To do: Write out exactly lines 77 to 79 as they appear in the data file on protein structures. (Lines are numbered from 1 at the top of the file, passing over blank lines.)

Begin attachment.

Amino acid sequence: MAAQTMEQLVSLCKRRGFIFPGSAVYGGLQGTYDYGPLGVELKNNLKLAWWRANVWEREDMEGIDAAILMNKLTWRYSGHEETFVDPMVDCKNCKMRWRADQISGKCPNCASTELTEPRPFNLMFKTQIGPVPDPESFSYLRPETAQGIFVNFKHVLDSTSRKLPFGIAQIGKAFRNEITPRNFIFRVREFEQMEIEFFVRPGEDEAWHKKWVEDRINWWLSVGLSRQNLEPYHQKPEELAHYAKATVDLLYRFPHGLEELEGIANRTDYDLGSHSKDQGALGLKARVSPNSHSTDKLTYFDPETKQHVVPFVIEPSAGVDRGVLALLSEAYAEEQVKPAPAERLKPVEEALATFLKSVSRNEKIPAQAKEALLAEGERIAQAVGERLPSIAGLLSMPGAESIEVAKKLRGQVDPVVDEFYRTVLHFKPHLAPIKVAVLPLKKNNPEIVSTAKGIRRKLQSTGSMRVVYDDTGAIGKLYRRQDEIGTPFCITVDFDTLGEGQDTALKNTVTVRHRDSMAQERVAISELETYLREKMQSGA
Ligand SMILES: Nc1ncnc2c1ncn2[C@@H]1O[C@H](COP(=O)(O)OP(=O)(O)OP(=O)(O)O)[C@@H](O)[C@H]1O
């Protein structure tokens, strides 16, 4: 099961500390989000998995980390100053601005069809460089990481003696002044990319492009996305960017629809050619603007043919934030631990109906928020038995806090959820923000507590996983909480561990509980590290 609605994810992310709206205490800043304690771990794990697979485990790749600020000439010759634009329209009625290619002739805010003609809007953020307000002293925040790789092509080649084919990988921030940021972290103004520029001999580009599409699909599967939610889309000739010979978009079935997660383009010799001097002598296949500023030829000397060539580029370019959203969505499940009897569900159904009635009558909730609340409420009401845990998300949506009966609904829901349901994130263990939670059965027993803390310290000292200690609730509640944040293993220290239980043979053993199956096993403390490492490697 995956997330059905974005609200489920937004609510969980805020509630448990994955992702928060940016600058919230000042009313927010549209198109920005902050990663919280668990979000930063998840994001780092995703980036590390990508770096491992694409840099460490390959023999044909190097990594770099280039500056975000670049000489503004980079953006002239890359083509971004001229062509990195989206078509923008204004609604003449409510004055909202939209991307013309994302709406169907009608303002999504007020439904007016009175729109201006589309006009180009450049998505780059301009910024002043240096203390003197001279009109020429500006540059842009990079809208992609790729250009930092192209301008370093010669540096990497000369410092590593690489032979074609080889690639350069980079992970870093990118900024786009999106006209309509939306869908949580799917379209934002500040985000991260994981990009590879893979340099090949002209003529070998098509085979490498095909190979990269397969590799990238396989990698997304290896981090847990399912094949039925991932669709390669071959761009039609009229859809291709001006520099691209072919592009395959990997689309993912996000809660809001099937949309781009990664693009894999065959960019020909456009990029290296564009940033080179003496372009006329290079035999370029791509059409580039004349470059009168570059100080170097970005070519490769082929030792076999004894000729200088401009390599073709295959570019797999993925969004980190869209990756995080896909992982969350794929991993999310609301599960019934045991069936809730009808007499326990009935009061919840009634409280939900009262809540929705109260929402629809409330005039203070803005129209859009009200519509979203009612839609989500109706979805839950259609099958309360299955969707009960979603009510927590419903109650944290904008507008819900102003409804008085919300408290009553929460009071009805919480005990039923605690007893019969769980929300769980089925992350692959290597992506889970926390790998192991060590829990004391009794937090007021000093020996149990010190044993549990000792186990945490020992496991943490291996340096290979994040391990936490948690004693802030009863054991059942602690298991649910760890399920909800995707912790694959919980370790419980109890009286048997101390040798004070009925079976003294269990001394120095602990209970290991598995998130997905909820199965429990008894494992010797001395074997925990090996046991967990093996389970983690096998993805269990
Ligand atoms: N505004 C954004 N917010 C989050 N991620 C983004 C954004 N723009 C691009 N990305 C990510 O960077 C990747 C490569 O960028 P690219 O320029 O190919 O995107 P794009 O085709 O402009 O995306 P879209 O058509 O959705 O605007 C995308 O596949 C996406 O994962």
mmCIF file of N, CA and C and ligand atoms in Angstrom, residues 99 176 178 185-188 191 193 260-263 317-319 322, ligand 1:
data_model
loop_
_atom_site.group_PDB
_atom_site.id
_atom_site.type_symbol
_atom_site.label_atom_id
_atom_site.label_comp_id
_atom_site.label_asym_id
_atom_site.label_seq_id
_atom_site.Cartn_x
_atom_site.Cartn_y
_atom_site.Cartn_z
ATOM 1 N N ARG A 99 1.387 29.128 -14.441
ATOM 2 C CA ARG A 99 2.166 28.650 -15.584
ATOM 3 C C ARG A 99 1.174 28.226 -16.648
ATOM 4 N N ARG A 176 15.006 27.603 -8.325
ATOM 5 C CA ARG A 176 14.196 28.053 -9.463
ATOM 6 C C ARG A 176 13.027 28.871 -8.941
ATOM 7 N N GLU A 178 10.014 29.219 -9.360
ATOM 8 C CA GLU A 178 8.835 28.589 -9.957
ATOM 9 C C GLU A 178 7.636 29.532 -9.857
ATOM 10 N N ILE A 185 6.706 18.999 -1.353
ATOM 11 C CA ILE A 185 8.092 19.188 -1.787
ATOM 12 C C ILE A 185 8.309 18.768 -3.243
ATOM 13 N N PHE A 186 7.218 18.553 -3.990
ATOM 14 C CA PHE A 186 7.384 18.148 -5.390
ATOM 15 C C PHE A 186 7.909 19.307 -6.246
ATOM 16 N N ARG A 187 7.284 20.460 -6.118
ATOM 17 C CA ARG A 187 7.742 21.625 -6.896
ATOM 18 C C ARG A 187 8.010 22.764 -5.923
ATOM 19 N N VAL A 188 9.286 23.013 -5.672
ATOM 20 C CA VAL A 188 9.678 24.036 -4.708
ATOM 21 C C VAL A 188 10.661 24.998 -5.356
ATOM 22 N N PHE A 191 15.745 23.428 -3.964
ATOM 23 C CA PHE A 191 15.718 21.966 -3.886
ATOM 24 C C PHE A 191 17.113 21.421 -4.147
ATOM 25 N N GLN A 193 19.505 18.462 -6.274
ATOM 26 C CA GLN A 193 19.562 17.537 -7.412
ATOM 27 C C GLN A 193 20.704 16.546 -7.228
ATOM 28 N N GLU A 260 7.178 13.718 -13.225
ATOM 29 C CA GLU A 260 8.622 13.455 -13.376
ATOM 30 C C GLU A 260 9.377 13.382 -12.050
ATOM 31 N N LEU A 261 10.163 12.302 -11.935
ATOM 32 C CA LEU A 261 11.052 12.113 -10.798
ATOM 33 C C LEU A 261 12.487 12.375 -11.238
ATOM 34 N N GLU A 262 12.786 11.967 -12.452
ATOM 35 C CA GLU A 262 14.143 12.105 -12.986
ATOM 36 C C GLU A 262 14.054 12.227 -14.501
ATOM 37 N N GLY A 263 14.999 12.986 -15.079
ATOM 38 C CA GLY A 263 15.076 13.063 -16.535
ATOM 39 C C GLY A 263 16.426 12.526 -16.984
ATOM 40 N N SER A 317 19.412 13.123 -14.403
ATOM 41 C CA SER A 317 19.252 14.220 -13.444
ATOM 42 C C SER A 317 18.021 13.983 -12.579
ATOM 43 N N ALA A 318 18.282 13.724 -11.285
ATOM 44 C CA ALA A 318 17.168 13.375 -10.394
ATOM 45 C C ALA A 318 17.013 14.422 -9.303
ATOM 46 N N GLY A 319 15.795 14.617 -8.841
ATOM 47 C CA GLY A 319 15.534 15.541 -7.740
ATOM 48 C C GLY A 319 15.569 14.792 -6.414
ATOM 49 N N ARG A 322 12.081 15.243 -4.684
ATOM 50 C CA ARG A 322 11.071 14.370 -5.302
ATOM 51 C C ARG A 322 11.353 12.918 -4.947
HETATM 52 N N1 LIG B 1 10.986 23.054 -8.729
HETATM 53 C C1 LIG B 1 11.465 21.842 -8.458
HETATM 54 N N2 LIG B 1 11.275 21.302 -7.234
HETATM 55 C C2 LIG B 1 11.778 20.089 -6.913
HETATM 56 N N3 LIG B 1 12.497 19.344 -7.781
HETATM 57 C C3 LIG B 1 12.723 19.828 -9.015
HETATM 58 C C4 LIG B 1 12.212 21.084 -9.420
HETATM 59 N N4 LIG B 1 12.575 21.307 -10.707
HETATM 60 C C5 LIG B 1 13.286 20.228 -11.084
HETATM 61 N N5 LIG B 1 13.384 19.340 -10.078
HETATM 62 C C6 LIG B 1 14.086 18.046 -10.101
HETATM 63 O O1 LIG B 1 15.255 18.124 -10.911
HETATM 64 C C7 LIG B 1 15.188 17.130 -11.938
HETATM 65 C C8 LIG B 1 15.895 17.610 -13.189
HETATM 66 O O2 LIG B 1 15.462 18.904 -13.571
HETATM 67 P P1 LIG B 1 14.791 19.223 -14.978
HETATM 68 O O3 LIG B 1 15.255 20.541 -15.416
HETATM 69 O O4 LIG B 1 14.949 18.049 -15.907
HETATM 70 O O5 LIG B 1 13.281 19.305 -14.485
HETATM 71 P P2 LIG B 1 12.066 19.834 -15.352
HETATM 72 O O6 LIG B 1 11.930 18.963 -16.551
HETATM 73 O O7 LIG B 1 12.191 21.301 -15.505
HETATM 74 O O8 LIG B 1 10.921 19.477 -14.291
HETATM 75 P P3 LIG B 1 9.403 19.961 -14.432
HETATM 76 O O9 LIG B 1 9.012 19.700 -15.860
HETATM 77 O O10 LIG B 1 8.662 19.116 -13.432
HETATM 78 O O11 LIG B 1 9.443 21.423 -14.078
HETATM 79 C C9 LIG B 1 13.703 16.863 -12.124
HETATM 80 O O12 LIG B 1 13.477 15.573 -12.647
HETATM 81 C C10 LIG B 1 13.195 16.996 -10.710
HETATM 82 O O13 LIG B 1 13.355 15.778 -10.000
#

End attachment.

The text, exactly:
HETATM 60 C C5 LIG B 1 13.286 20.228 -11.084
HETATM 61 N N5 LIG B 1 13.384 19.340 -10.078
HETATM 62 C C6 LIG B 1 14.086 18.046 -10.101